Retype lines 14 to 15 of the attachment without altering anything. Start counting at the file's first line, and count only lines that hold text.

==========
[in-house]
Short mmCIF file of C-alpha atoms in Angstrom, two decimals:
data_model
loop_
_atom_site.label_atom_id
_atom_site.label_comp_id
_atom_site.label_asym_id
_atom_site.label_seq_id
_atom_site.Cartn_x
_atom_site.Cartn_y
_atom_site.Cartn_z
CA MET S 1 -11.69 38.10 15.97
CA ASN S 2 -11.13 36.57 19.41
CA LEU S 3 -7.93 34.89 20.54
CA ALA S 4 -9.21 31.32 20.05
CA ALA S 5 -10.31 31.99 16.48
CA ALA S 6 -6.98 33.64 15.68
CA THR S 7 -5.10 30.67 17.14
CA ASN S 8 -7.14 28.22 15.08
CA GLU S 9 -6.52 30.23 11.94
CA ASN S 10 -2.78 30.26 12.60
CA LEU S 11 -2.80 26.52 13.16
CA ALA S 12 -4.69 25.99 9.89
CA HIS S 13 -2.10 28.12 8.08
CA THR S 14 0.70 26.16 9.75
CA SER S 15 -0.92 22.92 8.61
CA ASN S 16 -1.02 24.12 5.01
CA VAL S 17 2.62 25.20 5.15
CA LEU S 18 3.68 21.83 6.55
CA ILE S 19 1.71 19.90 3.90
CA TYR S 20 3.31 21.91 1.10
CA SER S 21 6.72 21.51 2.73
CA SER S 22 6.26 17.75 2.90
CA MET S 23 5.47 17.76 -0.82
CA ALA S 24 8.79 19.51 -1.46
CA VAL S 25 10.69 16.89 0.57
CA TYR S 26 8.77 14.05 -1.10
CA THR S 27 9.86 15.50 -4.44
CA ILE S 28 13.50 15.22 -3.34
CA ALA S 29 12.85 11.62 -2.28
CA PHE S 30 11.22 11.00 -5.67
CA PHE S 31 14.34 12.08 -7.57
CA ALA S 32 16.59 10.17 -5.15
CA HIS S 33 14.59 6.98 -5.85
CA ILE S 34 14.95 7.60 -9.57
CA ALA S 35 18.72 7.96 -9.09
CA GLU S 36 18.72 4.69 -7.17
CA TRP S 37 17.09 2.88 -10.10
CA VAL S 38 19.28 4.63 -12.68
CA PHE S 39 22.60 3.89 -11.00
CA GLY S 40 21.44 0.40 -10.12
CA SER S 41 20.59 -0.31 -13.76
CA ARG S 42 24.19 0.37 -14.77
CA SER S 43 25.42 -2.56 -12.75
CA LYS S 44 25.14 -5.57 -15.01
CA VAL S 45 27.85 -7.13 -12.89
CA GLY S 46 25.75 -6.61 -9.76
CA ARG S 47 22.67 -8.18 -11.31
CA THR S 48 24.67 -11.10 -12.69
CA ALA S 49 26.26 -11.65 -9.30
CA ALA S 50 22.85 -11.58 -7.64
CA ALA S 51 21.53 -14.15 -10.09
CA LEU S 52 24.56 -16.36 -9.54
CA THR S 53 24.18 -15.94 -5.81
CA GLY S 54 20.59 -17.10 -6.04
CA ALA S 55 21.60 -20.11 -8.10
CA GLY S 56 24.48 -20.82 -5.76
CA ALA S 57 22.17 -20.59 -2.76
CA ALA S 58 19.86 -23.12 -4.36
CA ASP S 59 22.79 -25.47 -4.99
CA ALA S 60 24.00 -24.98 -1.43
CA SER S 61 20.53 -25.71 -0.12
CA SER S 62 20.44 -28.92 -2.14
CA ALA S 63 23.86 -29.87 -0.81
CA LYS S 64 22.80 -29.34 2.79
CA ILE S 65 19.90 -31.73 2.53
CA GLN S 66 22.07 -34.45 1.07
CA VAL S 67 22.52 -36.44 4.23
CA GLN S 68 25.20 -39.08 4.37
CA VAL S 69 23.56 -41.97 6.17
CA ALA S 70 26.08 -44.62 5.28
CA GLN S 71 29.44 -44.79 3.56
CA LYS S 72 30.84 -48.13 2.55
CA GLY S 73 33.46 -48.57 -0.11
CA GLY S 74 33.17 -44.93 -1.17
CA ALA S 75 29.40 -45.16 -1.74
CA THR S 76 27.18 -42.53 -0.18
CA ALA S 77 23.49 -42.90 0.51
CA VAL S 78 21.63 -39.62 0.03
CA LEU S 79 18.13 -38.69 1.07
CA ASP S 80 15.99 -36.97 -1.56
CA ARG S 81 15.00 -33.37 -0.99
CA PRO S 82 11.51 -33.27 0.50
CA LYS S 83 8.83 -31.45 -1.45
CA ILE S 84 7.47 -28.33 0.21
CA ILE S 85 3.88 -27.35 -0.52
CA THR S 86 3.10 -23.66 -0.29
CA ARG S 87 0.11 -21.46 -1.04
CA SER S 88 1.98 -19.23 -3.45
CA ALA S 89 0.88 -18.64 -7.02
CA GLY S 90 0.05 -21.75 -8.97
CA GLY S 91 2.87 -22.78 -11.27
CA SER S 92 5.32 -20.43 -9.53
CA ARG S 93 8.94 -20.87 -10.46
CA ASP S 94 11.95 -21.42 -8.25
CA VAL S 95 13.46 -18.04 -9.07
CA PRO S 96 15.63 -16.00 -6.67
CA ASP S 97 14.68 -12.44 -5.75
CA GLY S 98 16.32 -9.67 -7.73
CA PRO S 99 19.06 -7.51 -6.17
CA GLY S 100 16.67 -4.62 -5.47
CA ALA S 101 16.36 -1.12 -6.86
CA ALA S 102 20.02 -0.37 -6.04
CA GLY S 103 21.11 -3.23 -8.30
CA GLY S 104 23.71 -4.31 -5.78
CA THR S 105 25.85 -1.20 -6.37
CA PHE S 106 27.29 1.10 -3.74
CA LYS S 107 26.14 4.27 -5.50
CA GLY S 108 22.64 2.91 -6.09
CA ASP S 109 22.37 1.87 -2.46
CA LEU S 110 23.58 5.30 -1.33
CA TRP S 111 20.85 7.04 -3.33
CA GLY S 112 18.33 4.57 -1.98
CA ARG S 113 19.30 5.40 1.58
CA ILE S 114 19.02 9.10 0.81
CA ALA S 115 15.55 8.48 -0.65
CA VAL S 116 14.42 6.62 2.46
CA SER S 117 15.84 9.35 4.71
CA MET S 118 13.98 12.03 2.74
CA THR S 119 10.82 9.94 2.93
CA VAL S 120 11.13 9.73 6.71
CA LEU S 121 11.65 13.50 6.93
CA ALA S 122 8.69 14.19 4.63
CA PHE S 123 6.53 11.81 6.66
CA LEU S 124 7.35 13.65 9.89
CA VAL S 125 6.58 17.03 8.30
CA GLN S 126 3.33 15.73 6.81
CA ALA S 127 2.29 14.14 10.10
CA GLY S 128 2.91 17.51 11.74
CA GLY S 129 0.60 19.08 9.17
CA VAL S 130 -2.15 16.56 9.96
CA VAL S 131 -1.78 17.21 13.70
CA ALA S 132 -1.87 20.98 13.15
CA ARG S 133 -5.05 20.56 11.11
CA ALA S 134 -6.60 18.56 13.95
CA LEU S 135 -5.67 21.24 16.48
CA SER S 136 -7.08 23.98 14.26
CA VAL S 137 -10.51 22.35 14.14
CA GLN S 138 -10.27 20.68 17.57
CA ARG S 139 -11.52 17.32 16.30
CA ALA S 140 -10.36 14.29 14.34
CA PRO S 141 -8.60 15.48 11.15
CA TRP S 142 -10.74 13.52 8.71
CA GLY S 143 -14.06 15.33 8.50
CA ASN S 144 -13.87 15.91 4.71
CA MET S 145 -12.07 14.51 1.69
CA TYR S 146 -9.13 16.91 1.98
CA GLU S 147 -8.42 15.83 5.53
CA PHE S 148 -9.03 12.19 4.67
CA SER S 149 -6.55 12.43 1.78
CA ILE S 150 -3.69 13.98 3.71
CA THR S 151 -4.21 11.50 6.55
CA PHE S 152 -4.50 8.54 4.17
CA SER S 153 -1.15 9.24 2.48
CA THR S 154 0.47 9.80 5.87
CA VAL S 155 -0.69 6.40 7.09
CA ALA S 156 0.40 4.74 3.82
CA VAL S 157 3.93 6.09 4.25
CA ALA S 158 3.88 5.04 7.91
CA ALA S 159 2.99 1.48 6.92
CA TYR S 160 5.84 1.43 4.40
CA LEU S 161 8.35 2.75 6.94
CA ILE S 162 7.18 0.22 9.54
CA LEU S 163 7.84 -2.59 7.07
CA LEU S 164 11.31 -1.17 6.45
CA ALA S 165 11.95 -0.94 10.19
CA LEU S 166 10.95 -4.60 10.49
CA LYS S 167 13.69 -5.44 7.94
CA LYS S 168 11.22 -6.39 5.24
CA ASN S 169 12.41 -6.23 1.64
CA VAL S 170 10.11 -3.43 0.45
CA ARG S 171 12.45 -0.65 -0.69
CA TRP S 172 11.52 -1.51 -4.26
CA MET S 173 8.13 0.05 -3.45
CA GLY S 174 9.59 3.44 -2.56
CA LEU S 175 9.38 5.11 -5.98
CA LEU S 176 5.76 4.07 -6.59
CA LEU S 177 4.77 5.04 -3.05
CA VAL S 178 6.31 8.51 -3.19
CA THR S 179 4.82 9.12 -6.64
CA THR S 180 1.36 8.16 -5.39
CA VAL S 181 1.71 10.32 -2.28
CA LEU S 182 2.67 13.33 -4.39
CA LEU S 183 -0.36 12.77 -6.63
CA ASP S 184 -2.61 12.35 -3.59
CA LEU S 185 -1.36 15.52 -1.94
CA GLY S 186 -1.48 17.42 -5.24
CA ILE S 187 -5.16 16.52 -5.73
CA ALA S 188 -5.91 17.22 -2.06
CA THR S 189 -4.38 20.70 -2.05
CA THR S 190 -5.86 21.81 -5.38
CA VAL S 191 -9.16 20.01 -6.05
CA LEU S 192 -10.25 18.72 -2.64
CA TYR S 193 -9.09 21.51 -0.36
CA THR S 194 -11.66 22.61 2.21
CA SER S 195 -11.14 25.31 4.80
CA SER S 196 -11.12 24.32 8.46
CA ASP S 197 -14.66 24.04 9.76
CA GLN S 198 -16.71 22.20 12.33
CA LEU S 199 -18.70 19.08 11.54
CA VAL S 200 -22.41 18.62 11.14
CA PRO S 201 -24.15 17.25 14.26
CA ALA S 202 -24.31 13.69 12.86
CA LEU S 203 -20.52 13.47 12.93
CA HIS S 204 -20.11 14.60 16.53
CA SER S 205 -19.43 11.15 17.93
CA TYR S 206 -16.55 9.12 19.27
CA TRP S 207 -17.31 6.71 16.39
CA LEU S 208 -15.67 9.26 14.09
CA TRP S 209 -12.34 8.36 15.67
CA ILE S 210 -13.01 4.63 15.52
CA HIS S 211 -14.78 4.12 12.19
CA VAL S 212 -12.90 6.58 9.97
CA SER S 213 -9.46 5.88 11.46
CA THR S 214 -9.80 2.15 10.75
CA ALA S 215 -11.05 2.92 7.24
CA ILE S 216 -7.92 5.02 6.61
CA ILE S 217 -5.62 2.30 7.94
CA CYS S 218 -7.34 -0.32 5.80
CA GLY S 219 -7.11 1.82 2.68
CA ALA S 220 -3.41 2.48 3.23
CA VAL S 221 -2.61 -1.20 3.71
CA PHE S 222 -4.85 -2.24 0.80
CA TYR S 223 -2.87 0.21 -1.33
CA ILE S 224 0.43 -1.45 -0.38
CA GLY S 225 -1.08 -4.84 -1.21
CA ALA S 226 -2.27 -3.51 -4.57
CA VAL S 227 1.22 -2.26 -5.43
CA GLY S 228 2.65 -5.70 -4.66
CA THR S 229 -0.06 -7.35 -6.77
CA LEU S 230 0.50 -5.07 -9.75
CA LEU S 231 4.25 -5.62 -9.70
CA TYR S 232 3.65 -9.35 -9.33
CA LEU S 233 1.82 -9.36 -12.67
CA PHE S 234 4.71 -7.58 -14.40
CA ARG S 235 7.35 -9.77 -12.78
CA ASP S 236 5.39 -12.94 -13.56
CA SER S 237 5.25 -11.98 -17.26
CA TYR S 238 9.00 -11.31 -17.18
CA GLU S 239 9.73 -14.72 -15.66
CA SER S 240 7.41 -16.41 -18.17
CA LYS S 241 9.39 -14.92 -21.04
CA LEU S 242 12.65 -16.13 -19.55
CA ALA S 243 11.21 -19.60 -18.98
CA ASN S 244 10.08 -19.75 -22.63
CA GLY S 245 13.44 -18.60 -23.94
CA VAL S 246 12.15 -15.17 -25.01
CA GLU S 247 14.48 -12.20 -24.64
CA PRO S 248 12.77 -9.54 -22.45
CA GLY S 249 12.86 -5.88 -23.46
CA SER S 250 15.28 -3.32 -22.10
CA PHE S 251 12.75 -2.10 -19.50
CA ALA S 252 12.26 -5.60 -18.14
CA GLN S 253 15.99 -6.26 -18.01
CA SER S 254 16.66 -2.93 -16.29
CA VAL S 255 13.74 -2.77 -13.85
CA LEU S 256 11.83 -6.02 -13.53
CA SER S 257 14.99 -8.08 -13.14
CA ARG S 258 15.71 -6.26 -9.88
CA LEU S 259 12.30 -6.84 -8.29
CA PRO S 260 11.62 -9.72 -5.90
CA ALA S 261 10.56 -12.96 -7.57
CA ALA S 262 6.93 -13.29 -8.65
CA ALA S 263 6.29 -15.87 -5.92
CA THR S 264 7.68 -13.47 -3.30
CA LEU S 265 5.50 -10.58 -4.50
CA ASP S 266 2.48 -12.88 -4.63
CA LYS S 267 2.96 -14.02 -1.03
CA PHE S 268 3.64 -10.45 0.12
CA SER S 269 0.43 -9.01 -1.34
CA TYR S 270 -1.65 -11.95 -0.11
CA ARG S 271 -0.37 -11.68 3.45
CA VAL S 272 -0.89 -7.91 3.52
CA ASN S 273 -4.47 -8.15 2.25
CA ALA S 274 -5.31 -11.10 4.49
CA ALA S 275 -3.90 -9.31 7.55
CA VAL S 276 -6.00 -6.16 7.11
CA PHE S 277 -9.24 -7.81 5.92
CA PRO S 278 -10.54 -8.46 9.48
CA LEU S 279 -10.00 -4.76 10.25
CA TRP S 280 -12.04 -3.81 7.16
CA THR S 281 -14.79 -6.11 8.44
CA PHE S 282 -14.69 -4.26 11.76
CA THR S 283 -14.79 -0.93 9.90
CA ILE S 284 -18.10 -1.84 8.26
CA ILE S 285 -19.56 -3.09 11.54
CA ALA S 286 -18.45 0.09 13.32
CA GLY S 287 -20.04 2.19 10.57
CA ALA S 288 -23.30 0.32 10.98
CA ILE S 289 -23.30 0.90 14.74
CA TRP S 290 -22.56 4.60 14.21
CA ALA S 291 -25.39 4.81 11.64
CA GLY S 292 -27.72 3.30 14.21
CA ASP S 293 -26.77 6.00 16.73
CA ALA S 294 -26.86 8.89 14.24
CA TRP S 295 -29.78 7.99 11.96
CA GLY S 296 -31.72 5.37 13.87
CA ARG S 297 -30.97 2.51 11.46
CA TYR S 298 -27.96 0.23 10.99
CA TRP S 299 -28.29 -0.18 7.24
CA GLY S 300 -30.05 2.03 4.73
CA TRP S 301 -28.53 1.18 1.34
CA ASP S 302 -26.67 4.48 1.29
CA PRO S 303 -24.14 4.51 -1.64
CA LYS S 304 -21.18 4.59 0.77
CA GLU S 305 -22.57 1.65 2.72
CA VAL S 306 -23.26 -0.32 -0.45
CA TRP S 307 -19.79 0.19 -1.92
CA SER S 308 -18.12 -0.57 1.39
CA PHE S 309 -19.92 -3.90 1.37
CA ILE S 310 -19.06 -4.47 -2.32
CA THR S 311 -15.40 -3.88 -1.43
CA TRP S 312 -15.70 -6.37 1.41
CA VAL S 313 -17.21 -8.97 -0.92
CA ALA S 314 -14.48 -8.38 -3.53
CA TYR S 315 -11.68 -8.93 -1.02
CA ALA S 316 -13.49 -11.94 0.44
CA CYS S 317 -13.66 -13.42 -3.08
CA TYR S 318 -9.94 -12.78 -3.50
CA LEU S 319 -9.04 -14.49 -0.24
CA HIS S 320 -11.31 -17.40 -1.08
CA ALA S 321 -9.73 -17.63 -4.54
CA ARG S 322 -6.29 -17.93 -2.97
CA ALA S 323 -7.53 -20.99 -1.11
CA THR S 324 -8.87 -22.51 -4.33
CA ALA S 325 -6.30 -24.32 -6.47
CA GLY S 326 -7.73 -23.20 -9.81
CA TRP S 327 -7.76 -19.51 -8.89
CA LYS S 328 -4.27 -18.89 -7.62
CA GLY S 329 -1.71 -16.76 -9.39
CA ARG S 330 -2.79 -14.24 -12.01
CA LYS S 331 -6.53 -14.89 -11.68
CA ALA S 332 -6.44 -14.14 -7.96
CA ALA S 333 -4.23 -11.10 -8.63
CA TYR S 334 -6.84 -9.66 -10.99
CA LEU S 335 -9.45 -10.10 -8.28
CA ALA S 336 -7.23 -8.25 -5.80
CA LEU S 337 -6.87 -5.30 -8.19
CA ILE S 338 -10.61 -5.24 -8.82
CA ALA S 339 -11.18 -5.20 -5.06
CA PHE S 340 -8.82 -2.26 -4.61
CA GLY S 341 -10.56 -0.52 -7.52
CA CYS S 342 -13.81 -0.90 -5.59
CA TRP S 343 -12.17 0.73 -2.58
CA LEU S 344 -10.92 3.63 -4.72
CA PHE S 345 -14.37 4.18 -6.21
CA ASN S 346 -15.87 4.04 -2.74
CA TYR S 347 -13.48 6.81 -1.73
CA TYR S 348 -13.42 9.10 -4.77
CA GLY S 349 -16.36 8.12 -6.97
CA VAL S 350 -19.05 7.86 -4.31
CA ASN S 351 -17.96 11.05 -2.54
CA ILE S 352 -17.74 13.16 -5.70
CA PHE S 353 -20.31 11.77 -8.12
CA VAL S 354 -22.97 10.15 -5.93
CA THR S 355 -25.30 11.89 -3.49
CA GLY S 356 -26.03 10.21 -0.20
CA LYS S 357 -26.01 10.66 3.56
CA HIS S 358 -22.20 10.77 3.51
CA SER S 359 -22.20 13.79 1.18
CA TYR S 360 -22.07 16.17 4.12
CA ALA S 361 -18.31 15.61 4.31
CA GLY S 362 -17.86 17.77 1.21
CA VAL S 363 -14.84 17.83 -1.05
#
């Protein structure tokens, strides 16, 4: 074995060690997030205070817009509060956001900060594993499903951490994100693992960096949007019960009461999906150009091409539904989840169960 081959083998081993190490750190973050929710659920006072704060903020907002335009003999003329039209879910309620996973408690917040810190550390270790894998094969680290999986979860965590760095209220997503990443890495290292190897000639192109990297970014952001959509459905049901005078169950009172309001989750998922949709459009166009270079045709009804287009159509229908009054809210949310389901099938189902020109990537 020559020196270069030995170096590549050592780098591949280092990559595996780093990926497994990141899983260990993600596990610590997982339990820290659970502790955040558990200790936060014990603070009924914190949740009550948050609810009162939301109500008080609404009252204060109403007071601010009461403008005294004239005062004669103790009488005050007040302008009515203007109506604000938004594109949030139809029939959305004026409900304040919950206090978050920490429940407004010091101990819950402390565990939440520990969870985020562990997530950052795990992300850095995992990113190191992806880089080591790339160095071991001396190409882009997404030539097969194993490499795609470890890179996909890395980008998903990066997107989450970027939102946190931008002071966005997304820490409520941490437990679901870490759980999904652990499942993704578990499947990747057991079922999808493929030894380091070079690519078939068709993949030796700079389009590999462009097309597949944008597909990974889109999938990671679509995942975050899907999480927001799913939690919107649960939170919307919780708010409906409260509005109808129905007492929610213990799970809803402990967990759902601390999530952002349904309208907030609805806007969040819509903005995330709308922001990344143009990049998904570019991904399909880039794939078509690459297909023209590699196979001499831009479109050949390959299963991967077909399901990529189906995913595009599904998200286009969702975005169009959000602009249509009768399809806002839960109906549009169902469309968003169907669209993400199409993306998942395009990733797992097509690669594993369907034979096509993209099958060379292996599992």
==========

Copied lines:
CA LEU S 3 -7.93 34.89 20.54
CA ALA S 4 -9.21 31.32 20.05